Comedy is a very powerful thing. It can make us laugh, it can make us cry (with laughter), and it can make us send stupid online videos via Whatsapp accompanied by the caption “looooooooool” to our mates.
On a vastly more significant level, it can also cast light on the more unpleasant aspects of humanity and expose them for the ridiculous, silly things that they truly are.
Nasra Yusuf, a Somali stand-up comedian in Kenya, is doing that last part (and the parts we mentioned in the opening paragraph, too) to a T.
“I use jokes to kill the stereotyping that is associated with us Somalis,” she recently told BBC News Africa. “And I just bring positive vibes to people”.
Yusuf, known as Nasra, is a 24-year-old Somali woman who has spent almost all of her life in Kenya. In recent months, she has built a name for herself thanks to regular performances on the popular Kenyan TV show Mr Churchill.
Much of her act focuses on challenging the negative perception of Somalis in the country. In Kenya, the Somali community make up a very small part of the population, yet they are common targets of discrimination. This is largely due to the rise of al-Shabaab, a terror group with Somali origins who have committed a number of attacks in the country.
"I use jokes to kill the stereotypes associated with us Somalis." 🇸🇴Nasra Yusuf is the only Somali female comedian in Kenya and stars on the Churchill Show, one of Kenya's biggest TV hits. She's trying to change the negative perception that some Kenyans have of Somalis by confronting the stereotypes head on.
Posted by BBC News Africa on Monday, February 4, 2019
This has seen Somalis in Kenya characterised as dangerous and unwelcome, a view Nasra is tackling, one set at a time.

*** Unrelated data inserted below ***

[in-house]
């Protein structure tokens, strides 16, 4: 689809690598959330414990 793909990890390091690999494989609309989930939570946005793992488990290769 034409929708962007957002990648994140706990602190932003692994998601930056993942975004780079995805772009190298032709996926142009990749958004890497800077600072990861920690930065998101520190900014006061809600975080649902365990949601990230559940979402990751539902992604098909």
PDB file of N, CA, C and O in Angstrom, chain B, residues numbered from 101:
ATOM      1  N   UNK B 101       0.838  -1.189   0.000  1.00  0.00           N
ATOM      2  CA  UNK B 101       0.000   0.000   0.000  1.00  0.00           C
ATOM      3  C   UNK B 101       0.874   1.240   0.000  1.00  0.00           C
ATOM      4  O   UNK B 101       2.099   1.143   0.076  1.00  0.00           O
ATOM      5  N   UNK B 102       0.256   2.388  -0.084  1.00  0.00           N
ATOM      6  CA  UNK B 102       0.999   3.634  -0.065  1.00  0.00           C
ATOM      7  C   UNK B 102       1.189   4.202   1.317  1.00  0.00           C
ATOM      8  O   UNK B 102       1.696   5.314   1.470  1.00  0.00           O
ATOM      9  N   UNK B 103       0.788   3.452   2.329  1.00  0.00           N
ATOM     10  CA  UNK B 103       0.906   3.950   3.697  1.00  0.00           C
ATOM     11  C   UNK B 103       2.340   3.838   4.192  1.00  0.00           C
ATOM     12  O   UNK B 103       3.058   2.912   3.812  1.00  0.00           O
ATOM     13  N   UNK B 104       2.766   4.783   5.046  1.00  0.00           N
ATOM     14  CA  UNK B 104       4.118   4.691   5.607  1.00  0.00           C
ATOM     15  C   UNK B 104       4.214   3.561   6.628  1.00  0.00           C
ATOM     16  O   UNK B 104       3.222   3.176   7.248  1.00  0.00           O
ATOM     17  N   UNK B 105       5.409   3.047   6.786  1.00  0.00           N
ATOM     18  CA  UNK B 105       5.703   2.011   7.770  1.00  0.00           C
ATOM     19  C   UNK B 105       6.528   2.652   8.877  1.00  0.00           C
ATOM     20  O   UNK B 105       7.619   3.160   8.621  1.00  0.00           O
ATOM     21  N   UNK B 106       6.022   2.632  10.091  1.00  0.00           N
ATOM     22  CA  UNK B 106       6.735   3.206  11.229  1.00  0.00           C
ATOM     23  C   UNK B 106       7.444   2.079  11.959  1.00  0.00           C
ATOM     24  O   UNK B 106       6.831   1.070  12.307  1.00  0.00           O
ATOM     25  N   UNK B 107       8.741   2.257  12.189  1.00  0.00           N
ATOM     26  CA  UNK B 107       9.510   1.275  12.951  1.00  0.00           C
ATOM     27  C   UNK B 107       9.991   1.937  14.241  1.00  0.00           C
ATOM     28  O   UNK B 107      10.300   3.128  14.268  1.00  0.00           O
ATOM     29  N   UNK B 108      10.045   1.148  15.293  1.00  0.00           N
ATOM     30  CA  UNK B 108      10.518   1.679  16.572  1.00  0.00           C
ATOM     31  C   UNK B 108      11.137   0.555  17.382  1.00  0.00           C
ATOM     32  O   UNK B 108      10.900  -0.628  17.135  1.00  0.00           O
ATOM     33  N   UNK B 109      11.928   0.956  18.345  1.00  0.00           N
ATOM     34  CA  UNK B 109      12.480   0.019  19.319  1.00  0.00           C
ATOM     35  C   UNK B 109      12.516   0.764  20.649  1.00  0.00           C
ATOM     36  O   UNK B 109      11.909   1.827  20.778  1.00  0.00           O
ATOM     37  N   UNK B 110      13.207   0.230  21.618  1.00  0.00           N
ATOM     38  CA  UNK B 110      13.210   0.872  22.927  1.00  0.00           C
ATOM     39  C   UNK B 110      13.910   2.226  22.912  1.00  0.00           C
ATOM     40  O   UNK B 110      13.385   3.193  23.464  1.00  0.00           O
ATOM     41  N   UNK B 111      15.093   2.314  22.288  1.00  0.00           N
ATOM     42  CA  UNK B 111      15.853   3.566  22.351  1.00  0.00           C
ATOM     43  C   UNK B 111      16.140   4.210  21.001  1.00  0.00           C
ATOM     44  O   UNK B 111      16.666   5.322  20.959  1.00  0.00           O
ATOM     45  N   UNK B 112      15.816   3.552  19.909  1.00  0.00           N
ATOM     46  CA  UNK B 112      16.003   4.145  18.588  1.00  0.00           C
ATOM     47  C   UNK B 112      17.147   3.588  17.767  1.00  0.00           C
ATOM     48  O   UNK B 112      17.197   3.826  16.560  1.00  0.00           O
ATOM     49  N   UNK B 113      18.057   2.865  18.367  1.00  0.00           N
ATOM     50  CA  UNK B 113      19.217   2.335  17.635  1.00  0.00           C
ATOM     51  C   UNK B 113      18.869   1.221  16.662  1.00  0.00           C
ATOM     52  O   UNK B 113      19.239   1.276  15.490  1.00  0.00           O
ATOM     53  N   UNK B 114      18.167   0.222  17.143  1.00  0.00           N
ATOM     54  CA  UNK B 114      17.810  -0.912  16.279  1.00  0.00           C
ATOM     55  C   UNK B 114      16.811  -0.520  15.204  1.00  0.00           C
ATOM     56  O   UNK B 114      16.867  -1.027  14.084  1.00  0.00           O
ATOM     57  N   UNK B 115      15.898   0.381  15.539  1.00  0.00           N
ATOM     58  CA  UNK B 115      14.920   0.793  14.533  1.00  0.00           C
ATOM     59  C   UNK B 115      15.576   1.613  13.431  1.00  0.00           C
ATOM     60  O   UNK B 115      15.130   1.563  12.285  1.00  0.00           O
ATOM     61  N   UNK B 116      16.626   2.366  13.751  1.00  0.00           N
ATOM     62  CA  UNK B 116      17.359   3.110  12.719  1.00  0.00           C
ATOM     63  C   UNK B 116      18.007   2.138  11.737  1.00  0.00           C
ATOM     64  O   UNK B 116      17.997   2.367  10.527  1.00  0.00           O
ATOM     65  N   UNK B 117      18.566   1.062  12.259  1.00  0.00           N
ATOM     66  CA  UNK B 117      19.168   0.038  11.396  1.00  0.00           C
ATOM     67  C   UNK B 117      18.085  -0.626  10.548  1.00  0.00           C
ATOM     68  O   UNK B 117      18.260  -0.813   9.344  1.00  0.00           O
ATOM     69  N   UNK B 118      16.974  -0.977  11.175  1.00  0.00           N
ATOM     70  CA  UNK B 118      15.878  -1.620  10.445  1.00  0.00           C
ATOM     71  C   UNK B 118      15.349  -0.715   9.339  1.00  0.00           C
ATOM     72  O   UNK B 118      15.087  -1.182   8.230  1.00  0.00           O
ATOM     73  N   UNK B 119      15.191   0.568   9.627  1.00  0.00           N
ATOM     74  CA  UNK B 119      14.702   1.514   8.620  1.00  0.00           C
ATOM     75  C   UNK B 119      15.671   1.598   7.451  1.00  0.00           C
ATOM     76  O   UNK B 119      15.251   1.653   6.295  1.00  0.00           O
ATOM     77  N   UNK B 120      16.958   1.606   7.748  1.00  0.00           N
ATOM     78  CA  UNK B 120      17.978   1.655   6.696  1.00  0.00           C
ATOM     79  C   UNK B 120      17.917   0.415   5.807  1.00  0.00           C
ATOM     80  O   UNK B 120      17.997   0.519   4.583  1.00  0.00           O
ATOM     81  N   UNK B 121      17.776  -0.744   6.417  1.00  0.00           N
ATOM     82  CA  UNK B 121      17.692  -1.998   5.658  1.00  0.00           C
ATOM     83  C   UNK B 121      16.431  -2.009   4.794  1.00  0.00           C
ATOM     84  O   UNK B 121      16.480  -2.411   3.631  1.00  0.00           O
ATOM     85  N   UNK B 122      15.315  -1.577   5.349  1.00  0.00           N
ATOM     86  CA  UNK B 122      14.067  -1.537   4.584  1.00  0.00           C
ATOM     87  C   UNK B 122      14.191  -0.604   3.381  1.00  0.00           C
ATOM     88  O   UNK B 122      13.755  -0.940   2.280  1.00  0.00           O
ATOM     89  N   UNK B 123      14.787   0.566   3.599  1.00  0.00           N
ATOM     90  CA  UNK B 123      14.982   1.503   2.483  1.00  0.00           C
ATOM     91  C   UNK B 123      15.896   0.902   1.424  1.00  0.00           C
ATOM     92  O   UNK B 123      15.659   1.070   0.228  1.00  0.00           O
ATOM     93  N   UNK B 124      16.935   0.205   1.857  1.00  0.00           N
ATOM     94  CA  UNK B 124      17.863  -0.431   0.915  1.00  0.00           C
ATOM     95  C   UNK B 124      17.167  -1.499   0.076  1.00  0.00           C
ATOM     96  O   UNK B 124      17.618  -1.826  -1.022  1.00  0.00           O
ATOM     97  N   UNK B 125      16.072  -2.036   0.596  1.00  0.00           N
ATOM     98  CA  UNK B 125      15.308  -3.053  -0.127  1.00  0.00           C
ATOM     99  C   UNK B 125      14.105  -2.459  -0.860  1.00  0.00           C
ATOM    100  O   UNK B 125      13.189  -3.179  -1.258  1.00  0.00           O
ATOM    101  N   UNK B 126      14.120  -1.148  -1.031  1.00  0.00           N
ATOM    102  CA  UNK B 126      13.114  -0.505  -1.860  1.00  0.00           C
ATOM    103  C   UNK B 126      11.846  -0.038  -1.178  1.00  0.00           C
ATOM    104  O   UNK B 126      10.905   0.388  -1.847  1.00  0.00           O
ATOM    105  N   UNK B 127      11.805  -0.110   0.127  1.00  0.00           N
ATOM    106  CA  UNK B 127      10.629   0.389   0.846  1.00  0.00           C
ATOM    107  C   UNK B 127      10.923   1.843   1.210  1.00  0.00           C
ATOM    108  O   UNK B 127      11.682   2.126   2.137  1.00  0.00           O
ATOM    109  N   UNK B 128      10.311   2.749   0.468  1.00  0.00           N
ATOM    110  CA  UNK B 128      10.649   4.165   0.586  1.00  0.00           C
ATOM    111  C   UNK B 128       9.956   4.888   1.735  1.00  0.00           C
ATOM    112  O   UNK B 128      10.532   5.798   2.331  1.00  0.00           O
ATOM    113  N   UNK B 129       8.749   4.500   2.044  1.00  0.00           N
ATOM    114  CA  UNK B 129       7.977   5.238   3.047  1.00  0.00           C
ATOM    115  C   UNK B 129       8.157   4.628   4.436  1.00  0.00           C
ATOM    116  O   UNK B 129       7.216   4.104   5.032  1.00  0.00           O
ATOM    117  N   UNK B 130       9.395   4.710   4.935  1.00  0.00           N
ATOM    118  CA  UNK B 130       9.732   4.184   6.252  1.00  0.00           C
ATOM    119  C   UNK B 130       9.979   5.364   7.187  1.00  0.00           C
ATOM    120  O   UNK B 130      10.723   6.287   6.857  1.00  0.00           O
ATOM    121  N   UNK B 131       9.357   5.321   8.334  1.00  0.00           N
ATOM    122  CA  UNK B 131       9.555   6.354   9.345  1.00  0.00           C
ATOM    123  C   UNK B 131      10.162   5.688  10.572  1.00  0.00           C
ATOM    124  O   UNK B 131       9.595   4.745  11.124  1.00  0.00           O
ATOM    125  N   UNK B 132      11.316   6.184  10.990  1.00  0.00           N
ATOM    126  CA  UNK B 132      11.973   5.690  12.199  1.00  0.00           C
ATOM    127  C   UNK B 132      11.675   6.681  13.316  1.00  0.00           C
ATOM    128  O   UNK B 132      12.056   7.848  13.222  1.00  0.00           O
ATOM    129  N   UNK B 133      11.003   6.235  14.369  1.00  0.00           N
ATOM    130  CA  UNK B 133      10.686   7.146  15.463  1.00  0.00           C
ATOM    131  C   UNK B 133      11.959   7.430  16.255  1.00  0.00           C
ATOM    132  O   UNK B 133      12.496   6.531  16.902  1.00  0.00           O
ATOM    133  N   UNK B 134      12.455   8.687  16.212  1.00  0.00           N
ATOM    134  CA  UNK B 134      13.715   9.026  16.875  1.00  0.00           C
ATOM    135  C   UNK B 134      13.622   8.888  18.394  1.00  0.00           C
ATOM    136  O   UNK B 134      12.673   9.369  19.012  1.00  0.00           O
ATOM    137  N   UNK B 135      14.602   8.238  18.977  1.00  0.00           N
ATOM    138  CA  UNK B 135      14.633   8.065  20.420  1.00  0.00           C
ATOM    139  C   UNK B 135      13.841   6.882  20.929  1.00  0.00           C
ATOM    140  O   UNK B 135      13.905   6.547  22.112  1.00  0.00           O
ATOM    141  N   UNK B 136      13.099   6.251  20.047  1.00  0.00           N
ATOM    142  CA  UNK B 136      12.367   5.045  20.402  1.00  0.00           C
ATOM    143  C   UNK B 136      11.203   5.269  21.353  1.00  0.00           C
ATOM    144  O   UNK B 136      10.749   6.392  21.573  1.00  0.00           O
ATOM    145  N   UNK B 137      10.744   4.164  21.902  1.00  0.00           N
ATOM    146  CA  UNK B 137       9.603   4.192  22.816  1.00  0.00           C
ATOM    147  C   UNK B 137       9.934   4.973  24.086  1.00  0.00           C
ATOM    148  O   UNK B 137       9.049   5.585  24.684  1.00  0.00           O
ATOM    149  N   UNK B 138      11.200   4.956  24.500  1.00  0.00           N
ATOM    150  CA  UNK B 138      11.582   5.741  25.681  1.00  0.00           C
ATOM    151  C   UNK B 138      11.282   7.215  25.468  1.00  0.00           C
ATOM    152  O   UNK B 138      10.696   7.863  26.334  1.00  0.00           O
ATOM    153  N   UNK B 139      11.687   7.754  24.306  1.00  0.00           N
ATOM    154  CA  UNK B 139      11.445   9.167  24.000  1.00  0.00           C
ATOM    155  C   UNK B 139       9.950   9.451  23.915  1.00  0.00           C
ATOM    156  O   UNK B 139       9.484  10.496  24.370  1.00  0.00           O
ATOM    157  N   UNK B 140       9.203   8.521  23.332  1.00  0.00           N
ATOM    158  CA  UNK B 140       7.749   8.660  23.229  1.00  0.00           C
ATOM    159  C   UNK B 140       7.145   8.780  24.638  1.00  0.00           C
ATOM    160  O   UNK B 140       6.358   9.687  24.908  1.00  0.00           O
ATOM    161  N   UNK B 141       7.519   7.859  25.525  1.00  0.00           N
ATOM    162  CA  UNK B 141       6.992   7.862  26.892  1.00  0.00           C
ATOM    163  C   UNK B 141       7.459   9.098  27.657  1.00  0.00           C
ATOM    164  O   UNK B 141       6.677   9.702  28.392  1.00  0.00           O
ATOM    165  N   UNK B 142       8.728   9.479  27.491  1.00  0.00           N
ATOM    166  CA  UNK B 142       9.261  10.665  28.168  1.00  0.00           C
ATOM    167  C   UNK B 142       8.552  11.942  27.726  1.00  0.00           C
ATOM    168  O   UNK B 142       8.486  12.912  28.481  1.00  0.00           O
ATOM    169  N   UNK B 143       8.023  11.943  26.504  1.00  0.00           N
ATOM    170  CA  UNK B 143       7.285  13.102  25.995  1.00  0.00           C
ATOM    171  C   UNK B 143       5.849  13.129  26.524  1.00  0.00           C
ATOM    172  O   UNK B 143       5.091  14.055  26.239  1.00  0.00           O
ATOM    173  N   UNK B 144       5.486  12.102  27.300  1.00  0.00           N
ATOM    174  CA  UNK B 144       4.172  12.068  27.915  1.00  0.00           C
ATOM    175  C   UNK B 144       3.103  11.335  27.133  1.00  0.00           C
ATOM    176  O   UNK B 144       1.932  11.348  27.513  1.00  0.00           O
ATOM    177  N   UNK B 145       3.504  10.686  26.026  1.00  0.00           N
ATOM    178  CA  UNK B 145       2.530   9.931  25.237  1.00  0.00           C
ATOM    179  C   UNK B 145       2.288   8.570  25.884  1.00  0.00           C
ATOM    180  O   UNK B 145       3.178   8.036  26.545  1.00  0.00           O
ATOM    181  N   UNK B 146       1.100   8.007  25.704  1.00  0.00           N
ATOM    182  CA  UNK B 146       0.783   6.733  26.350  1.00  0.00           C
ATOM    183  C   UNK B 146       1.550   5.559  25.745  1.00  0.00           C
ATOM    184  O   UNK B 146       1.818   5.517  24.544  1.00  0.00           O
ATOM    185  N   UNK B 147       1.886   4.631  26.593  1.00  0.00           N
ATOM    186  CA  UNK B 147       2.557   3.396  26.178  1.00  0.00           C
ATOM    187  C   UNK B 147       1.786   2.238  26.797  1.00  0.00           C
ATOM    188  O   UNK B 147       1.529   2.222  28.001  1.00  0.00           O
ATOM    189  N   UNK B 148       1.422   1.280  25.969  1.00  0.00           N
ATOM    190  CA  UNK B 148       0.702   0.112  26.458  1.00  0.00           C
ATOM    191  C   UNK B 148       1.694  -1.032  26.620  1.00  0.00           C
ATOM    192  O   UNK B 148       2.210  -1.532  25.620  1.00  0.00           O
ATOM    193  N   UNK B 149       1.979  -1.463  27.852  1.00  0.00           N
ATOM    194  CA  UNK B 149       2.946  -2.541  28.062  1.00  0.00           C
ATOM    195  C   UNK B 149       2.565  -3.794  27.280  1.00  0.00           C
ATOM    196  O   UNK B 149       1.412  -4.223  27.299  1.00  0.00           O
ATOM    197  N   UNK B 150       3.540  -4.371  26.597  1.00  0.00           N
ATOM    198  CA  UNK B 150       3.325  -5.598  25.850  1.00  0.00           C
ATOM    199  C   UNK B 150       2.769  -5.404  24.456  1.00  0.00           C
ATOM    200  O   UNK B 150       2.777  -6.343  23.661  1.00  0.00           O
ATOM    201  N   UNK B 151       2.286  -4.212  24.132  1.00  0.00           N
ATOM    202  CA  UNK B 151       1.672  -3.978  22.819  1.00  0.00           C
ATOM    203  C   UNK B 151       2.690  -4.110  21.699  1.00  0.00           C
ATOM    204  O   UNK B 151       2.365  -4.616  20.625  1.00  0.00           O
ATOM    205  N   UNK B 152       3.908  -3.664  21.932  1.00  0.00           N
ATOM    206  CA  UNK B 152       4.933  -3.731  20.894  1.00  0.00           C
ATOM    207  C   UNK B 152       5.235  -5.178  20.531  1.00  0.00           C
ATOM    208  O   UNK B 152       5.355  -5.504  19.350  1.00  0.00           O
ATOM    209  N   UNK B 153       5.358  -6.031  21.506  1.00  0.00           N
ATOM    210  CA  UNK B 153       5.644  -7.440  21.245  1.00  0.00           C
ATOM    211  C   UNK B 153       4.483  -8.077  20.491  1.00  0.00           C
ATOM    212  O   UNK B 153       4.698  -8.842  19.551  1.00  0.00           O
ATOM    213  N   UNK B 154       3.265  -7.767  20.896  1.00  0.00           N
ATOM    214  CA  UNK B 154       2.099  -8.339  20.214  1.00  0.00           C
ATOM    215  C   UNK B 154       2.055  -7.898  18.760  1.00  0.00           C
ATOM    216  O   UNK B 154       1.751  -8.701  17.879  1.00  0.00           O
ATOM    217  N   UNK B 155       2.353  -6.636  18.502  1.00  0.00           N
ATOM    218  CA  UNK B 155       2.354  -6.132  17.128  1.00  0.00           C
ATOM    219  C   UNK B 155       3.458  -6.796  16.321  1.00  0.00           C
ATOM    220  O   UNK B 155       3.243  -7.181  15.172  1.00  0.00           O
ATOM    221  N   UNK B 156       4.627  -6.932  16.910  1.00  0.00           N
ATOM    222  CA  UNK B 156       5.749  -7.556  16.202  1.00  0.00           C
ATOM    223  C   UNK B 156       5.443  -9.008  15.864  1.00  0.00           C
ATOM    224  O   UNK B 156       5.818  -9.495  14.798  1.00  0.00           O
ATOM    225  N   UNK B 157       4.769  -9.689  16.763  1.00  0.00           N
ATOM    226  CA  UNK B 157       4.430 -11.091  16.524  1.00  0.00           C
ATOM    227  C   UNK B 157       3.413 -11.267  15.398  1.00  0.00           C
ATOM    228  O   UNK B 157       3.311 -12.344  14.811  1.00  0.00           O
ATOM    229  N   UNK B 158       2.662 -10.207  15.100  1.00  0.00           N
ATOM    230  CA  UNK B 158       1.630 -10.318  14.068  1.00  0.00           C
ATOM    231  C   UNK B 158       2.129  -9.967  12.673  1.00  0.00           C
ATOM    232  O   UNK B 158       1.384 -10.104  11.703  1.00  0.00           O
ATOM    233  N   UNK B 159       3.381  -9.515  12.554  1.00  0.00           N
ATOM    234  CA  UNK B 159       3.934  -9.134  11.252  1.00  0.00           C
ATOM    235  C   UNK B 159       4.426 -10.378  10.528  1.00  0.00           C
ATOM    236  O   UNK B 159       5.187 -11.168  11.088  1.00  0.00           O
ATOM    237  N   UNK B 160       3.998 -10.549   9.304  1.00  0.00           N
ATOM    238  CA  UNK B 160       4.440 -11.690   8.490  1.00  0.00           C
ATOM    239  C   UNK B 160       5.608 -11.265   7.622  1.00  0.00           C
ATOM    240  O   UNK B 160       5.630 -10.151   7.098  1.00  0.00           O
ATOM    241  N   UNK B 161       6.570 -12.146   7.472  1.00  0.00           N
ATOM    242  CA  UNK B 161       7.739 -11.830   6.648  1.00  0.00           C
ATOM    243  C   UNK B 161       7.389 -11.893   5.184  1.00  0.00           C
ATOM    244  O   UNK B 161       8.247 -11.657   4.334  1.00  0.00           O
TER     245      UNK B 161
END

“I think comedy is helping a lot in killing stereotypes. And just by me telling them, ‘You know guys, the way you treat us…it’s not right. When they go back home they think about it, and [they’re] like, ‘This girl talked some sense and she told us that whatever we’re doing is not right.”
Nasra’s best bits tend to draw on her own experience. In one, she describes how she was the only passenger on a bus who was searched before boarding, despite not having the will to kill a fly let alone a human. The joke betrays a serious issue while exposing the absurdity of discrimination.
Yet her comedy isn’t just dealing with discrimination against Somalis in Kenya. It’s also defying the expectations of her own culture.
“It’s very rare to find a female Somali comedian because of how strict our traditions and our community is towards us,” she explained.
“We have been taught from a very young age that we’re not supposed to stand before men… we are not supposed to laugh in front of men… at times I just think that those are the things that hinder Somali girls from coming out and presenting their talents.”
At least right now Nasra is able to show off her own. And hopefully, she’ll inspire more girls to follow her path.
It takes a lot of guts to stand in front of people and try to make them laugh, but it takes even more to try it while challenging stereotypes and cultural expectations.
Basically, major props to Nasra Yusuf. Hopefully she’ll perform in the UK in the not too distant future.
In the meantime, be sure to follow her on Instagram (@nasracomedian).